Set in a conservative 1970s Turkish town, Whisper If I Forget tells the captivating story of Hanife (Işıl Yücesoy), a young taciturn nurse with a penchant for poetry, and her unruly, polar opposite sister Hatice (Farah Zeynep Abdullah), an aspiring chanteuse. Their lives are changed forever with the arrival of Tarık (Mehmet Günsür), the easy-on-the-eyes son of the newly appointed district governor.
The documentary Turkish Passport tells the story of the diplomats posted to Turkish embassies and consulates in several European countries who saved numerous Jews during the Second World War.
Three award-winning short films from Turkey: Silent (12 min) Dir Rezan Yesilbas; Country (22 min) Dir Onur Yağız; Uncle Seref and His Shadow (15 min) Dir Buğra Dedeoğlu
Two documentary short features. My Child (82 mins) is about very courageous and inspiring group of mothers and fathers in Turkey who are parents of lesbian, gay, bisexual, trans-gender individuals. They have not only gone through the difficult path of accepting their children for who they are but also have taken the next step to share their experiences with other LGBT families and the public. Taşkafa (66 min) is a feature documentary film about memory and the most necessary forms of belonging, both to a place and to history, through a search for the role played in the city by Istanbul’s street dogs and their relationship to its human populations
If this isn’t quite all you wanted to know about Nick Cave but were afraid to ask, at least it’s all the great Australian singer-songwriter, novelist, screenwriter, actor is ready to share - which is more than enough to be getting on with. It’s part personal inventory, part artistic manifesto, part fantasy, part rock show, and pure Nick Cave.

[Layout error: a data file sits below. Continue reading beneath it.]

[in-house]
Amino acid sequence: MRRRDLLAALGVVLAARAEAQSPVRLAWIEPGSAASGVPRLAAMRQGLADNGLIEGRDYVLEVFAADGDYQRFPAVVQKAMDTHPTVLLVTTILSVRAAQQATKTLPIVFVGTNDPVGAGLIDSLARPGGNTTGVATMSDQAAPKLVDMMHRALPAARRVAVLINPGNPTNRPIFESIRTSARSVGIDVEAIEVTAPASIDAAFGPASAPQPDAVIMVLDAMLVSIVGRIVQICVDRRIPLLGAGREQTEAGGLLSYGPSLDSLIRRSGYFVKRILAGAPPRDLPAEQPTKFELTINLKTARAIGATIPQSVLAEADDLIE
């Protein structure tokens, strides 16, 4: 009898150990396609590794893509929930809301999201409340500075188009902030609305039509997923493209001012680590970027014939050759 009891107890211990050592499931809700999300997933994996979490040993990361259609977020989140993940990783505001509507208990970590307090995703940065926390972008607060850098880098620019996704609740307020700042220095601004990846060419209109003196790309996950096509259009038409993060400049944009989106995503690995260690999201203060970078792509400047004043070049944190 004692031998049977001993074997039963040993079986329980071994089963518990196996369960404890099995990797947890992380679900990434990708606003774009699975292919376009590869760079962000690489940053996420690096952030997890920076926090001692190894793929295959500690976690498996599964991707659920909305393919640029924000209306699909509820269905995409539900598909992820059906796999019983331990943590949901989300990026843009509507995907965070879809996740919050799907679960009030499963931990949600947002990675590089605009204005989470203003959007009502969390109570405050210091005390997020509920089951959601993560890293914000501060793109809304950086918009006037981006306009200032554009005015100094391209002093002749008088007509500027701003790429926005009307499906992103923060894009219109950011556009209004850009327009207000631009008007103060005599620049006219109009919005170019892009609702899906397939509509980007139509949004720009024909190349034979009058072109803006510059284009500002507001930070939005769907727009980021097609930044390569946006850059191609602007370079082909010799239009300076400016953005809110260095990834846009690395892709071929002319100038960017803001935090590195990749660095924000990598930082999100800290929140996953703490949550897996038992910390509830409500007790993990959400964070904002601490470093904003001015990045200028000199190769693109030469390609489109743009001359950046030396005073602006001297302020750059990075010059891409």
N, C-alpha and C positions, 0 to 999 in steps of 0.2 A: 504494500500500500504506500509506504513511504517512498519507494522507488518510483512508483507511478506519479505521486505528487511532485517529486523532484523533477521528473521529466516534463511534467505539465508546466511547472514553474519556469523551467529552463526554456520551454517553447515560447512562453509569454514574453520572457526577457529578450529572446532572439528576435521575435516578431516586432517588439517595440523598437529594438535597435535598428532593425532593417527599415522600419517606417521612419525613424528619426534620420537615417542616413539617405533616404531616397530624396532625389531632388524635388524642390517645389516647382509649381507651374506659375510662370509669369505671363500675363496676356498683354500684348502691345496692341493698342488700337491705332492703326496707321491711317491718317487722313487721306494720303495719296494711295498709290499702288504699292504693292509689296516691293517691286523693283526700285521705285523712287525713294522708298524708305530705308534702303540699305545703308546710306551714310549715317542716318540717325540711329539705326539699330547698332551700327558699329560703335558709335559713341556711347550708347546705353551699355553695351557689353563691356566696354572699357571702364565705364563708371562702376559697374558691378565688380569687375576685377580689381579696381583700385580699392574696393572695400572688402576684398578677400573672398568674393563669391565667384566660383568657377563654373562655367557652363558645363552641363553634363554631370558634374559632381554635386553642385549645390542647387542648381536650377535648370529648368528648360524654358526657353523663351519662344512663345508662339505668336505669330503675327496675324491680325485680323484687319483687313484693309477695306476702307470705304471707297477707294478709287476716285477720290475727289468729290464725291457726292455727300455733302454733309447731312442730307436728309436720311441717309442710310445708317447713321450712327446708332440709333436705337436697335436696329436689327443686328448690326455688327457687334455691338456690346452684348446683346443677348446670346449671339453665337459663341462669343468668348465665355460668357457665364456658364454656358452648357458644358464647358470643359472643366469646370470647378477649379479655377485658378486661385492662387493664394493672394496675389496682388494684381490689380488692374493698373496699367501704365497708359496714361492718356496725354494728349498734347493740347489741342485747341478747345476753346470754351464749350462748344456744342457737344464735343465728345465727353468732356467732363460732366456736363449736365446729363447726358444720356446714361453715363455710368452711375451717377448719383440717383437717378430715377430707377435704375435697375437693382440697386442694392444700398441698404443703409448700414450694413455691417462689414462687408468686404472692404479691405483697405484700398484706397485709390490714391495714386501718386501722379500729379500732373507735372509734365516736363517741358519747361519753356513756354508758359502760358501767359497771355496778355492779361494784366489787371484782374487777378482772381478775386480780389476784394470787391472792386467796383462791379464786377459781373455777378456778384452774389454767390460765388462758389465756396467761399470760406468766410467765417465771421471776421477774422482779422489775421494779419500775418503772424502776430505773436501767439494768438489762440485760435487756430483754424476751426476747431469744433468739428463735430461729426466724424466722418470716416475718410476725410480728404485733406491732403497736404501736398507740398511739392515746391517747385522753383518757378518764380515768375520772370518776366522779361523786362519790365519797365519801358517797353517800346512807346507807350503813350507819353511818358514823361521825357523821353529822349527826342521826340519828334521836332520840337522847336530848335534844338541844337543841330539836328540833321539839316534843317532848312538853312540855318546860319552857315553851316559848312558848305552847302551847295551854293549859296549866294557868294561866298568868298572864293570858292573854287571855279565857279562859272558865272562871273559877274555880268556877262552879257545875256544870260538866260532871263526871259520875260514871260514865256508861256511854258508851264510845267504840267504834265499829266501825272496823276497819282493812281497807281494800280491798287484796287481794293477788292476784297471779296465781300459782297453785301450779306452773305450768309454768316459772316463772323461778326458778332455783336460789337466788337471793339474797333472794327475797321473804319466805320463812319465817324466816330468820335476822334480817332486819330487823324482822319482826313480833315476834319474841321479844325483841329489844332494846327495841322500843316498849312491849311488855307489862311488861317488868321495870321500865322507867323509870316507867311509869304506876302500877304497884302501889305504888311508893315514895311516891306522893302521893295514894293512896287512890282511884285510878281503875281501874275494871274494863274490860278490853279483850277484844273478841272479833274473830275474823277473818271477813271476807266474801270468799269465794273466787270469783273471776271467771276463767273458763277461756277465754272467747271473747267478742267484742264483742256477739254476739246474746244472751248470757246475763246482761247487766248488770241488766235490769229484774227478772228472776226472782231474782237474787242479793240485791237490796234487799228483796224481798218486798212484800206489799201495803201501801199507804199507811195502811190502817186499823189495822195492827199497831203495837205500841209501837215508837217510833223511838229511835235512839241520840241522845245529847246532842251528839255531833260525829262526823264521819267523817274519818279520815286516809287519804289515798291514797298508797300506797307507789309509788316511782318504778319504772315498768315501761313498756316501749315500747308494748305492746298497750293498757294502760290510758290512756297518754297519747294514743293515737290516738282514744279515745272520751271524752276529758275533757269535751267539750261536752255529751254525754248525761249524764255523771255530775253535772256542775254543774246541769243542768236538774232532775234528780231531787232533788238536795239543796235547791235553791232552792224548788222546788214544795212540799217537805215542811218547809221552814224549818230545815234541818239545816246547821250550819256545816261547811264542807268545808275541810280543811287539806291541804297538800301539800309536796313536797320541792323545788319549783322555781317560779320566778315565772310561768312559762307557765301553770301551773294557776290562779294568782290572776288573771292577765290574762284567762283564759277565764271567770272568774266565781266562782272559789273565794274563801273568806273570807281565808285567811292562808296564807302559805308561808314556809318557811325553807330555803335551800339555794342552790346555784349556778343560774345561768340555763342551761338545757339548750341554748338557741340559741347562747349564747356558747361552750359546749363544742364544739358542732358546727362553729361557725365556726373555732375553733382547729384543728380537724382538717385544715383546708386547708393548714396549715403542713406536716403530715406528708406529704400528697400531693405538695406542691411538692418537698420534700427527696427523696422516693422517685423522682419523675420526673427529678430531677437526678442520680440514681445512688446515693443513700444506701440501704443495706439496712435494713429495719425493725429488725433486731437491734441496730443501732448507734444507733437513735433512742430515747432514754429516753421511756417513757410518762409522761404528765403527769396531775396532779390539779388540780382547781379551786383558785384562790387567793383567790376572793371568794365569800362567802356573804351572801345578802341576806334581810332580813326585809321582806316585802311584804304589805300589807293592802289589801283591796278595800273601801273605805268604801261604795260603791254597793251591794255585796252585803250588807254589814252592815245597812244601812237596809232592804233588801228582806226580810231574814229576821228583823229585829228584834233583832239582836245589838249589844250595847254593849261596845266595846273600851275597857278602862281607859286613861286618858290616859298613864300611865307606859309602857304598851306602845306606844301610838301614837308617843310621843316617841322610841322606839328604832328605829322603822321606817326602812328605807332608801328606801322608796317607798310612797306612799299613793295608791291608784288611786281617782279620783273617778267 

“Probably best music doc I’ve ever seen… so much more than music. Beautifully made” Wendy Mitchell, Screen International
“Incredible. Puts most music films to shame. So inventive and inspiring.” Dave Calhoun, Time Out
“Probably best music doc I’ve ever seen… so much more than music. Beautifully made” Wendy Mitchell, Screen International
"Revelatory, and wonderful." Stephanie Zacherek, Village Voice
Arguably the most underrated US movie of the year, the latest from James Gray (Two Lovers) is a romantic epic set in New York in the 1920s. Marion Cotillard is superb as the Polish woman torn between Joaquin Phoenix’s dubious fixer, Bruno, and his cousin, an illusionist (Jeremy Renner).
"The film is earnestly and unabashedly melodramatic to an extent that may baffle audiences accustomed to clever, knowing historical fictions. But it also has a depth and purity of feeling that makes other movies feel timid and small by comparison." AO Scott, The New York Times
"You may often find yourself second-guessing the film, questioning how—and if—it will all come together. But by the time of the intense and impassioned climax, a storm of emotion is ensured: a great movie rising before you like a delusion, like a dream." Keith Uhlich, Time Out New York
A dozen years in the making, Richard Linklater’s masterpiece chronicles the evolution of a boy into a young man, from six to 18. It is the ultimate coming-of-age movie, and one of the most audacious cinematic feats of the decade.